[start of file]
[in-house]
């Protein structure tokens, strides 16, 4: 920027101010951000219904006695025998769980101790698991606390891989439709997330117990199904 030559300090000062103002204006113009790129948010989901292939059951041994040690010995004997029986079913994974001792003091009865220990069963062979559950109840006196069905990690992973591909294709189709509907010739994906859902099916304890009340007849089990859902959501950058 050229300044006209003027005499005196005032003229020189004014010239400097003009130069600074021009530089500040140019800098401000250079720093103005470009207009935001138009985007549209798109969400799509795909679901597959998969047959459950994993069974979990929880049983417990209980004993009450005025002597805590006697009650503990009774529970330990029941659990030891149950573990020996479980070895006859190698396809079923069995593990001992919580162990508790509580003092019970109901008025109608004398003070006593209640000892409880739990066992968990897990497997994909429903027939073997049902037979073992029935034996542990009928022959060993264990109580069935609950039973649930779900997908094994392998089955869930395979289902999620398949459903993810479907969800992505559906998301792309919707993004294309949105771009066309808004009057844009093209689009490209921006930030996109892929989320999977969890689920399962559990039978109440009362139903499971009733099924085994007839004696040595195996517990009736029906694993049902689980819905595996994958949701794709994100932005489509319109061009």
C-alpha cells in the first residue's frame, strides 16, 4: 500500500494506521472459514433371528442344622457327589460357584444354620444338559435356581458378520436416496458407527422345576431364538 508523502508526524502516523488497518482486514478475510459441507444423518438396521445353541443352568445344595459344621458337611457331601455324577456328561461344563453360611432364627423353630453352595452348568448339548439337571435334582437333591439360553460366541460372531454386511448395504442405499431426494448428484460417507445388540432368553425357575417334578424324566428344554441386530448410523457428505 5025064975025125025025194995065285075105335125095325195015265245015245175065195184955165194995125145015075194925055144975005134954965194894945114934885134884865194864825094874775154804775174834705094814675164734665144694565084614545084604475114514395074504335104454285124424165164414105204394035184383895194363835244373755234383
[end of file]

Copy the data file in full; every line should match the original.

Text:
[in-house]
């Protein structure tokens, strides 16, 4: 920027101010951000219904006695025998769980101790698991606390891989439709997330117990199904 030559300090000062103002204006113009790129948010989901292939059951041994040690010995004997029986079913994974001792003091009865220990069963062979559950109840006196069905990690992973591909294709189709509907010739994906859902099916304890009340007849089990859902959501950058 050229300044006209003027005499005196005032003229020189004014010239400097003009130069600074021009530089500040140019800098401000250079720093103005470009207009935001138009985007549209798109969400799509795909679901597959998969047959459950994993069974979990929880049983417990209980004993009450005025002597805590006697009650503990009774529970330990029941659990030891149950573990020996479980070895006859190698396809079923069995593990001992919580162990508790509580003092019970109901008025109608004398003070006593209640000892409880739990066992968990897990497997994909429903027939073997049902037979073992029935034996542990009928022959060993264990109580069935609950039973649930779900997908094994392998089955869930395979289902999620398949459903993810479907969800992505559906998301792309919707993004294309949105771009066309808004009057844009093209689009490209921006930030996109892929989320999977969890689920399962559990039978109440009362139903499971009733099924085994007839004696040595195996517990009736029906694993049902689980819905595996994958949701794709994100932005489509319109061009």
C-alpha cells in the first residue's frame, strides 16, 4: 500500500494506521472459514433371528442344622457327589460357584444354620444338559435356581458378520436416496458407527422345576431364538 508523502508526524502516523488497518482486514478475510459441507444423518438396521445353541443352568445344595459344621458337611457331601455324577456328561461344563453360611432364627423353630453352595452348568448339548439337571435334582437333591439360553460366541460372531454386511448395504442405499431426494448428484460417507445388540432368553425357575417334578424324566428344554441386530448410523457428505 5025064975025125025025194995065285075105335125095325195015265245015245175065195184955165194995125145015075194925055144975005134954965194894945114934885134884865194864825094874775154804775174834705094814675164734665144694565084614545084604475114514395074504335104454285124424165164414105204394035184383895194363835244373755234383